Content Companies Continue Cuts
It's been a week of déjà vu for dot-com layoffs. With the list of companies closing or cutting staff growing at a staggering rate, the names start to blur to the point where you can't be sure whether its Pets.com, Petopia.com, or Yourpetnamehere.com that went under. Sometimes it even seems you've read the story before. And in this case you have.
This week, three entertainment content companies,
Icebox.com, Z.com and Hollywood.com, all executed a second round of layoffs in the hopes to keep the companies afloat in these cash poor times.
Icebox.com, which cut its staff in half last November from 100 to 50, let another 11 people go this week. A spokesperson for Icebox stated that these layoffs were a continuation of the streamlining process begun in November. The latest layoffs hit production hardest, but were spread throughout the company. Fans of Queer Duck or Zombie College need not fear, as Icebox is continuing production with a staff of 30, and the spokesperson indicated that as from the outside looking in, all was normal at Icebox.com.
Icebox was seed funded by eCompanies, the incubator created by Sky Dayton and Jake Winebaum, to rapidly launch Internet start-ups and help them to grow into profitable, long-lasting franchises.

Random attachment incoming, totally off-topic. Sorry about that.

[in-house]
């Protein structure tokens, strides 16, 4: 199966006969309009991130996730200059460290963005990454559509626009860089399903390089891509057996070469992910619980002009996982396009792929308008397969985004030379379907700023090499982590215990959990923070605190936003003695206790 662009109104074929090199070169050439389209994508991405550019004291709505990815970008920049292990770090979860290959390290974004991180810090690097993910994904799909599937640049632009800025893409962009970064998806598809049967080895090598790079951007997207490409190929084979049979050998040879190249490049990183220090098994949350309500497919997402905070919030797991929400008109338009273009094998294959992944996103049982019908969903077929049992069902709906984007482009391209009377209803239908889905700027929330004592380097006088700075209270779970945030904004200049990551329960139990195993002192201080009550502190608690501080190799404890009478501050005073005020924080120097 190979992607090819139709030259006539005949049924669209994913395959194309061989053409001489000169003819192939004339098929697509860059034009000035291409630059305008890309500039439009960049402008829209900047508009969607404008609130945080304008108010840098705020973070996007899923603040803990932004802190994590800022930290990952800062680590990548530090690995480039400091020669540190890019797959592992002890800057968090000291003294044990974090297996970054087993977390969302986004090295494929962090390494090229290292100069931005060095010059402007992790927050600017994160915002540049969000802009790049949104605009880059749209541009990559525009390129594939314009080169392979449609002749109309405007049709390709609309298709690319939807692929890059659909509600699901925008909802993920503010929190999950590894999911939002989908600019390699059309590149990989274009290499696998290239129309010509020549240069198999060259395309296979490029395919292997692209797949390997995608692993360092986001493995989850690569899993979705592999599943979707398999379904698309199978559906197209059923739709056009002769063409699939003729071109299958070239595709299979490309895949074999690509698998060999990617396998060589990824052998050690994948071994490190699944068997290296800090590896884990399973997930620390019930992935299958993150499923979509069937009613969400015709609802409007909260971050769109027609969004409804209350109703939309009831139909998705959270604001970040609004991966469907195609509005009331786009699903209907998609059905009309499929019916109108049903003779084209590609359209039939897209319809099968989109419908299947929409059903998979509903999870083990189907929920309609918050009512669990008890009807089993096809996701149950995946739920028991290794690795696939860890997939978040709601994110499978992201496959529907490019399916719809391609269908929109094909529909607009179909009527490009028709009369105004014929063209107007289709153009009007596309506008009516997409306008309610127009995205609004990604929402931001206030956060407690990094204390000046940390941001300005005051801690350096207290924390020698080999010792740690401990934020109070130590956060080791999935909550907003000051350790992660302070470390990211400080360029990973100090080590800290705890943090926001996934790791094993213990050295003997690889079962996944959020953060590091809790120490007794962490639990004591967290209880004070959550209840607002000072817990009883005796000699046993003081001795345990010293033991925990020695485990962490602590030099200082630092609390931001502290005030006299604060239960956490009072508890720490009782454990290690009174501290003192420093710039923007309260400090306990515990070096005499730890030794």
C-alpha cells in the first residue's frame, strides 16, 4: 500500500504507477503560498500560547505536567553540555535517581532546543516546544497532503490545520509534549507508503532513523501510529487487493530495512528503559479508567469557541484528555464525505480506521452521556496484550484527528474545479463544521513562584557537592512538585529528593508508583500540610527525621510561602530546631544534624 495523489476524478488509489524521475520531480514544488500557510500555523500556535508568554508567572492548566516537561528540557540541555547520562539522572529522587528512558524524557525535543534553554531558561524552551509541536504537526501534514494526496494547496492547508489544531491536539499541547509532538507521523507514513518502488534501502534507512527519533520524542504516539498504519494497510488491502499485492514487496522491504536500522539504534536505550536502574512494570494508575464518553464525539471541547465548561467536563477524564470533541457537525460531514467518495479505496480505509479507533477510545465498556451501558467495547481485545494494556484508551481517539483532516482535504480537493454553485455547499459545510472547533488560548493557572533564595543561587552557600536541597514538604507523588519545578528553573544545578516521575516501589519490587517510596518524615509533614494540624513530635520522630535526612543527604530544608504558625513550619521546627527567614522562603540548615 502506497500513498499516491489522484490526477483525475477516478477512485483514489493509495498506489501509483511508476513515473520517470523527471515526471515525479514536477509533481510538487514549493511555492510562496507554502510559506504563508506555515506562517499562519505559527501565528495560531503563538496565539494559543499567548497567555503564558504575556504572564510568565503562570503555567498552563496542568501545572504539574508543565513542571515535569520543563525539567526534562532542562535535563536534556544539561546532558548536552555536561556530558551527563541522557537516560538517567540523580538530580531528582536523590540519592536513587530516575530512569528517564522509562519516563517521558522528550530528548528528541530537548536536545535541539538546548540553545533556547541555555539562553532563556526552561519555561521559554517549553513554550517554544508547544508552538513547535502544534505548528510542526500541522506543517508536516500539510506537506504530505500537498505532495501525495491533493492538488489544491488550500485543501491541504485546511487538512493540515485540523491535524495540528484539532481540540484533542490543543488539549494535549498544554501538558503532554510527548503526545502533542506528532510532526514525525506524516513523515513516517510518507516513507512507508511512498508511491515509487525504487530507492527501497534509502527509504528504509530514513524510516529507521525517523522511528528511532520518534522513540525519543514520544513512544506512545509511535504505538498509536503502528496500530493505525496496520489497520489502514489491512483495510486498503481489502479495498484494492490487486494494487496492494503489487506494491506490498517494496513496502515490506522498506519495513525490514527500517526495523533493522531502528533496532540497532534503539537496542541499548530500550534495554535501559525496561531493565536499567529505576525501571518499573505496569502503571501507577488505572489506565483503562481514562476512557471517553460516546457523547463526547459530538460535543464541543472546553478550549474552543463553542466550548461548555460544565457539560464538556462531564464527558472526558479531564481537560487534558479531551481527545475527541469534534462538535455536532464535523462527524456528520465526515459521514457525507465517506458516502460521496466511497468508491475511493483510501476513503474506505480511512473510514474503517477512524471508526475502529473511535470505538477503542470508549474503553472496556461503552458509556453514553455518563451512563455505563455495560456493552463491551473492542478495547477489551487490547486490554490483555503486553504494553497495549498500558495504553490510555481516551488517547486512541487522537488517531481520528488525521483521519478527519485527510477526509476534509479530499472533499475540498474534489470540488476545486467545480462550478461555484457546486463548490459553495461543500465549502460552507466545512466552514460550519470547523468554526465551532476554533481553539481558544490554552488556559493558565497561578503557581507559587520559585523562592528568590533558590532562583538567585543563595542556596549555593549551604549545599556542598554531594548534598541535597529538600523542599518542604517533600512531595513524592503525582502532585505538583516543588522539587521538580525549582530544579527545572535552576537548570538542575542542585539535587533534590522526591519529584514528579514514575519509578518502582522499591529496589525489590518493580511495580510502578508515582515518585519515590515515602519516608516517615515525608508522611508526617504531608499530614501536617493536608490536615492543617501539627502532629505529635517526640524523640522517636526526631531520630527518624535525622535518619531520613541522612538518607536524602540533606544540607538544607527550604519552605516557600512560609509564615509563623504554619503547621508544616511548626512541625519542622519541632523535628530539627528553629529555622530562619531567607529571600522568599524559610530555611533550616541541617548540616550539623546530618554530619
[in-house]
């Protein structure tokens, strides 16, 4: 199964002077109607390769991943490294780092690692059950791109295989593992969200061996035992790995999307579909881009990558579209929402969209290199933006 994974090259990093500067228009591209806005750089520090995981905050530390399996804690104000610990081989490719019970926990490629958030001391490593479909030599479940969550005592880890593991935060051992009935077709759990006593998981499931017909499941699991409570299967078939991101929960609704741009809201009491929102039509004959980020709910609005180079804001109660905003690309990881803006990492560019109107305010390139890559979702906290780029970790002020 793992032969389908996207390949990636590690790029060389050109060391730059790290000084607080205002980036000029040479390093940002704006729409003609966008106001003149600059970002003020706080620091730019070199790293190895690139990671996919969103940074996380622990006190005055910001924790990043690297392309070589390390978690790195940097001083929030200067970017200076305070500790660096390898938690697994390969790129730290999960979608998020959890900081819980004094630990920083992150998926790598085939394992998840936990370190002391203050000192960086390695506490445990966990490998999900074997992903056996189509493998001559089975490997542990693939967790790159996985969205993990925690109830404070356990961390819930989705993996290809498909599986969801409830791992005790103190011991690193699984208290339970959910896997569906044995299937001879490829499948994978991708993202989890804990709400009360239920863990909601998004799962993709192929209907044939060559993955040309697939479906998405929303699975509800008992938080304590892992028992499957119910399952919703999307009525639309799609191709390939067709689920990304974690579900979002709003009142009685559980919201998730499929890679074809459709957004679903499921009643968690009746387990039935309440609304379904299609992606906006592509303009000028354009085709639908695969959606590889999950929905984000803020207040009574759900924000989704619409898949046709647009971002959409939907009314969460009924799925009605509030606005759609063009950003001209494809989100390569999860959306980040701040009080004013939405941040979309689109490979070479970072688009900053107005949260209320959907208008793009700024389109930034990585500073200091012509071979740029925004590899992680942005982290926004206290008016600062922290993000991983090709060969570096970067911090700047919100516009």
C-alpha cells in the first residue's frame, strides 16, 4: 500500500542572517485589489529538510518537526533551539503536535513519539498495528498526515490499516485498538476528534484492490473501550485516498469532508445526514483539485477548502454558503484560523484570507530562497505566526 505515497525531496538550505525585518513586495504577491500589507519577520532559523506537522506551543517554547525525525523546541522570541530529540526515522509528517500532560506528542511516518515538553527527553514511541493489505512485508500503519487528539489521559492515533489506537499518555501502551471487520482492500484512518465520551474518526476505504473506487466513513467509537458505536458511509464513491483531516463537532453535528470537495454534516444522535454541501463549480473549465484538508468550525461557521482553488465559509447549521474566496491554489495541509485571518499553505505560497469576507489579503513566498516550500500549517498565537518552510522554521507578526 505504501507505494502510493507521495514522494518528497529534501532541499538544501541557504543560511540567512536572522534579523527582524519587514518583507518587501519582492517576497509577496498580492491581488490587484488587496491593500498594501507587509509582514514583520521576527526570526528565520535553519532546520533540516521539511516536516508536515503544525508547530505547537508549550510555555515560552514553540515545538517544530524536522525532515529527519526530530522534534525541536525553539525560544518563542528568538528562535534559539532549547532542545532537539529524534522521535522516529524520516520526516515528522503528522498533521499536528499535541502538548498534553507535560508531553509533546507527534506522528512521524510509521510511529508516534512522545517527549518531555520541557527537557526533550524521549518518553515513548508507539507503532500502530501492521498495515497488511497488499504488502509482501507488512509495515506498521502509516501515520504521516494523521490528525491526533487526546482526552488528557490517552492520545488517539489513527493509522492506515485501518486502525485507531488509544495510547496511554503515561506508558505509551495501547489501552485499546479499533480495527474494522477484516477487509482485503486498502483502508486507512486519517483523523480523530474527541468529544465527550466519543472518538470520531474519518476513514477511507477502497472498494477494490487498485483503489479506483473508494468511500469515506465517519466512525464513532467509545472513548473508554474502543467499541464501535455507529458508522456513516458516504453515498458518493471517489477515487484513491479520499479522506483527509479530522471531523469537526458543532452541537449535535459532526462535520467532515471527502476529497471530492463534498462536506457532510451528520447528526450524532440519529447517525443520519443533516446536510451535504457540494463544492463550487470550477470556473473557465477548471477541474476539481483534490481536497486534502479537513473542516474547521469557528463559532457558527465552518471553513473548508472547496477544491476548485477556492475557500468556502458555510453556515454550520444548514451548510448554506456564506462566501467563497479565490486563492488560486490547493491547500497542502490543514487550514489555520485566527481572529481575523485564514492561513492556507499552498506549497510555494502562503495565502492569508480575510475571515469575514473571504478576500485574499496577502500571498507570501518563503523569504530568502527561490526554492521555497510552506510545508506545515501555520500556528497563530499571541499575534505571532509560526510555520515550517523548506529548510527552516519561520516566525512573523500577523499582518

Reportedly all but four of Z.com's staff were recently let go. Attempts to reach the company were prevented by a glitch in the voicemail system, locking callers out of the dial by name directory.
In October, the Los Angeles-based Web content company laid off about 50 percent of its staff, following the acquisition of an undisclosed amount of funding through licensing and investment deals.
According to Karen Drasler, spokeswoman for Z.com who spoke to streamingmedia.com in October, the company felt it had enough funds to remain operational until the spring of 2001, but it was still courting the financial market for funding options to extend that date. Drasler also stated that the company would remain committed to producing original content, but that no new content will be produced without first acquiring a sponsor. The company had taken on a strategy to pursue licensing its content — both online and offline.
Z.com was founded with funding from idealab!, Basic Entertainment, 3 Arts Entertainment, film producer Jerry Bruckheimer and Maverick Records partner and Co-CEO, Guy Oseary. The site has pursued a rather star-studded content offering, with features centered on Ellen DeGeneres, Alanis Morissette and the Red Hot Chili Peppers. The site also produces original animation features and "game" shows targeted to the college-age audience.
Sources say that Hollywood.com laid off 10 of its 14 employees remaining at its Santa Monica office this week. At the press time, though, Hollywood.com had not responded with an official statement. The company cut more than 40 staffers last September.
In other layoff news, Warner Bros.' site Entertaindom reportedly laid off 100 employees, and is being folded into the WB.com Web site as a result of streamlining stemming from the AOL Time Warner merger. AOL Time Warner announced layoffs totaling 2000 employees this week across many divisions, mainly effecting Warner Music Group and New Line Cinema.